Santa Clara based start-up Cohesity claims it will be able to drastically reduce the escalating costs of secondary storage.
The new Cohesity Data Platform achieves this, it reckons, by consolidating all the diverse backup, archive, testing, development and replication systems onto a single, scalable entity.
In response to feedback from early adopters, it has now added site-to-site replication, cloud archive, and hardware-accelerated, 256-bit encryption to version 2.0 of the Data Platform (DP).
The system tackles one of the by-products of the proliferation of cloud systems, the creation of fragmented data silos. These are the after effects of the rapid unstructured growth of IT which led to the adoption of endless varieties of individual systems for handling backup, file services, analytics and other secondary storage use cases. By unifying them, Cohesity claims it can cut the storage footprint of a data centre by 80%. It promises an immediate tangible return on investment by obviating the need for backup.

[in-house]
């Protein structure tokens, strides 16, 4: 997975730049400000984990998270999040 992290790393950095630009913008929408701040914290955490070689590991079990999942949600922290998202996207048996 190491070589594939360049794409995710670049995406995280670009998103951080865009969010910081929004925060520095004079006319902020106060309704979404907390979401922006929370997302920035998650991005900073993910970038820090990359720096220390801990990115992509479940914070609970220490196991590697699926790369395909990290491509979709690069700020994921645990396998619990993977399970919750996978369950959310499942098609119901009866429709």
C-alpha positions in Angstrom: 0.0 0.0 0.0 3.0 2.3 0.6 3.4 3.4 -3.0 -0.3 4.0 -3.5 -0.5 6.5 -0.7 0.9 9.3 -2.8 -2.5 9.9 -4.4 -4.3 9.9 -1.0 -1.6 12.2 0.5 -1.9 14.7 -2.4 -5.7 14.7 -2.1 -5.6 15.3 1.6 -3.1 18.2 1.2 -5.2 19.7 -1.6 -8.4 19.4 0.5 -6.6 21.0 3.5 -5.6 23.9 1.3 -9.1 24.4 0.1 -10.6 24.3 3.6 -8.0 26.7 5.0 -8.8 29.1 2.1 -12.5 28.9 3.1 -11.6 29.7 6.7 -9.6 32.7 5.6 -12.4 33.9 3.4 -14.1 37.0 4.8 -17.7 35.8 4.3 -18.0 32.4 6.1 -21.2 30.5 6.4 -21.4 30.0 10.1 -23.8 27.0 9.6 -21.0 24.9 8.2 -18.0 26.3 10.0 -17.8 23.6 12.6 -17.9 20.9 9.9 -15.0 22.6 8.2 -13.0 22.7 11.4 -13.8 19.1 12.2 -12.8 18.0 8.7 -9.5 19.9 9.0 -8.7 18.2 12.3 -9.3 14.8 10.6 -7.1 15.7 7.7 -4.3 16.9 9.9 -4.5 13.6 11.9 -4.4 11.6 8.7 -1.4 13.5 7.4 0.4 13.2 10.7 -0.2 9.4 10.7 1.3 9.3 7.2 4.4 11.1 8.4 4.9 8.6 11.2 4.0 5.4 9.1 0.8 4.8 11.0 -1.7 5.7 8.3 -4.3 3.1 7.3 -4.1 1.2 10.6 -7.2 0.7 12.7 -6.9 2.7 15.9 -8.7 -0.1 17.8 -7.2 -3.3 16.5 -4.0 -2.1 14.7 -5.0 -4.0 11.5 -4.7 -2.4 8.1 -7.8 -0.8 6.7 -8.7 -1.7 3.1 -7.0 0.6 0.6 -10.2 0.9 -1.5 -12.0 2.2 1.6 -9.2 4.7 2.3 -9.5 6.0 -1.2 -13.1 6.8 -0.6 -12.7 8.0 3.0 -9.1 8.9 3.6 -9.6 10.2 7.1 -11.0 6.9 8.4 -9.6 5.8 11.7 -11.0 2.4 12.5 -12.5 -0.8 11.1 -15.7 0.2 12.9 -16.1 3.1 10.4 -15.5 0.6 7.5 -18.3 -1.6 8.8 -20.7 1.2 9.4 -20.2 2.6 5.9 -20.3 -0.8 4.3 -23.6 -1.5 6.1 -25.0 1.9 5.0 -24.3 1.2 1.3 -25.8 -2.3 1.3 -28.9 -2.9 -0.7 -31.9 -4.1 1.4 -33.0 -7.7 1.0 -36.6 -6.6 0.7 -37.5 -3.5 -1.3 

Among the time saving features that have been added to the system are automated virtual machine cloning for testing and development and a newly added public cloud archival tier. The latter gives enterprise users the option of spilling over their least-used data to Google Cloud Storage Nearline, Microsoft Azure and Amazon S3 and Glacier in order to cut costs. The Cohesity Data Platform 2.0 also provides ‘adaptive throttling of backup streams’, which minimises the burden that storage places on the production infrastructure.
“We manage data sprawl with a hyperconverged solution that uses flash, compute and policy-based quality of service,” said Cohesity CEO Mohit Aron.